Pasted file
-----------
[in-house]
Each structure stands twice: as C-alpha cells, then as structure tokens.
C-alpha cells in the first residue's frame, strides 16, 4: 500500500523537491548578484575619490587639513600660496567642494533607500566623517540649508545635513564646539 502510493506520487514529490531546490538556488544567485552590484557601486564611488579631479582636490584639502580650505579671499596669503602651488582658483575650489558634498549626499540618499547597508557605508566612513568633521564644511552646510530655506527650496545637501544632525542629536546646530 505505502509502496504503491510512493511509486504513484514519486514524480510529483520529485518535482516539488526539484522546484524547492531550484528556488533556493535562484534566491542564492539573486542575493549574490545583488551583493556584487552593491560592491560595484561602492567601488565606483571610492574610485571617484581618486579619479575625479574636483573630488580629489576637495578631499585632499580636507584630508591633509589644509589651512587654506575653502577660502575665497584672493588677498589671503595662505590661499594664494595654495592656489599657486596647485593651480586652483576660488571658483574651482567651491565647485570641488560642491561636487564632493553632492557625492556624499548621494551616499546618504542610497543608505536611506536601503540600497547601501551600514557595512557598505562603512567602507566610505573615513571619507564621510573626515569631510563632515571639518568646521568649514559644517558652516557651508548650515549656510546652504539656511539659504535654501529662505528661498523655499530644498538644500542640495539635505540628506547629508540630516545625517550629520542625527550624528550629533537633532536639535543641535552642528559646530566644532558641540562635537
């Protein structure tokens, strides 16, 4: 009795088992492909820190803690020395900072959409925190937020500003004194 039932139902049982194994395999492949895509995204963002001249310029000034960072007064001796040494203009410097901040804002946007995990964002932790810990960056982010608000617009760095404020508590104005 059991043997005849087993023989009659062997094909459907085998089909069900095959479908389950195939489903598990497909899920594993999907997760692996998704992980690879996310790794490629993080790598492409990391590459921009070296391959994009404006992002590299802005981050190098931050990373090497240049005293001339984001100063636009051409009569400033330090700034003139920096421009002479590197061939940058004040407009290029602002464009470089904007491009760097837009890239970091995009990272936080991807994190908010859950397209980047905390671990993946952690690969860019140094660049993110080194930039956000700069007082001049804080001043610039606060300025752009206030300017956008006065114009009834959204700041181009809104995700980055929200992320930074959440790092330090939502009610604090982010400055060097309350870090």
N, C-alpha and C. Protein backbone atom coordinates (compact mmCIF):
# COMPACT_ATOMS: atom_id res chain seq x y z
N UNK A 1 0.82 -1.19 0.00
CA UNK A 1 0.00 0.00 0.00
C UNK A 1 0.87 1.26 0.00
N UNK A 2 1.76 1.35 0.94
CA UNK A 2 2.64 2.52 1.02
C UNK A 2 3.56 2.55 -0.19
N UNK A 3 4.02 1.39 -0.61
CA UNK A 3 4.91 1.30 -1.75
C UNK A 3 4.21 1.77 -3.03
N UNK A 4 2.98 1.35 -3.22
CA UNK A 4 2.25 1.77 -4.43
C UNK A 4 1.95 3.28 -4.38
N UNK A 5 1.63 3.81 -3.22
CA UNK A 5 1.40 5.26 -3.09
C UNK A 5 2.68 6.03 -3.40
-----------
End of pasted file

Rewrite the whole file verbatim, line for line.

[in-house]
Each structure stands twice: as C-alpha cells, then as structure tokens.
C-alpha cells in the first residue's frame, strides 16, 4: 500500500523537491548578484575619490587639513600660496567642494533607500566623517540649508545635513564646539 502510493506520487514529490531546490538556488544567485552590484557601486564611488579631479582636490584639502580650505579671499596669503602651488582658483575650489558634498549626499540618499547597508557605508566612513568633521564644511552646510530655506527650496545637501544632525542629536546646530 505505502509502496504503491510512493511509486504513484514519486514524480510529483520529485518535482516539488526539484522546484524547492531550484528556488533556493535562484534566491542564492539573486542575493549574490545583488551583493556584487552593491560592491560595484561602492567601488565606483571610492574610485571617484581618486579619479575625479574636483573630488580629489576637495578631499585632499580636507584630508591633509589644509589651512587654506575653502577660502575665497584672493588677498589671503595662505590661499594664494595654495592656489599657486596647485593651480586652483576660488571658483574651482567651491565647485570641488560642491561636487564632493553632492557625492556624499548621494551616499546618504542610497543608505536611506536601503540600497547601501551600514557595512557598505562603512567602507566610505573615513571619507564621510573626515569631510563632515571639518568646521568649514559644517558652516557651508548650515549656510546652504539656511539659504535654501529662505528661498523655499530644498538644500542640495539635505540628506547629508540630516545625517550629520542625527550624528550629533537633532536639535543641535552642528559646530566644532558641540562635537
């Protein structure tokens, strides 16, 4: 009795088992492909820190803690020395900072959409925190937020500003004194 039932139902049982194994395999492949895509995204963002001249310029000034960072007064001796040494203009410097901040804002946007995990964002932790810990960056982010608000617009760095404020508590104005 059991043997005849087993023989009659062997094909459907085998089909069900095959479908389950195939489903598990497909899920594993999907997760692996998704992980690879996310790794490629993080790598492409990391590459921009070296391959994009404006992002590299802005981050190098931050990373090497240049005293001339984001100063636009051409009569400033330090700034003139920096421009002479590197061939940058004040407009290029602002464009470089904007491009760097837009890239970091995009990272936080991807994190908010859950397209980047905390671990993946952690690969860019140094660049993110080194930039956000700069007082001049804080001043610039606060300025752009206030300017956008006065114009009834959204700041181009809104995700980055929200992320930074959440790092330090939502009610604090982010400055060097309350870090």
N, C-alpha and C. Protein backbone atom coordinates (compact mmCIF):
# COMPACT_ATOMS: atom_id res chain seq x y z
N UNK A 1 0.82 -1.19 0.00
CA UNK A 1 0.00 0.00 0.00
C UNK A 1 0.87 1.26 0.00
N UNK A 2 1.76 1.35 0.94
CA UNK A 2 2.64 2.52 1.02
C UNK A 2 3.56 2.55 -0.19
N UNK A 3 4.02 1.39 -0.61
CA UNK A 3 4.91 1.30 -1.75
C UNK A 3 4.21 1.77 -3.03
N UNK A 4 2.98 1.35 -3.22
CA UNK A 4 2.25 1.77 -4.43
C UNK A 4 1.95 3.28 -4.38
N UNK A 5 1.63 3.81 -3.22
CA UNK A 5 1.40 5.26 -3.09
C UNK A 5 2.68 6.03 -3.40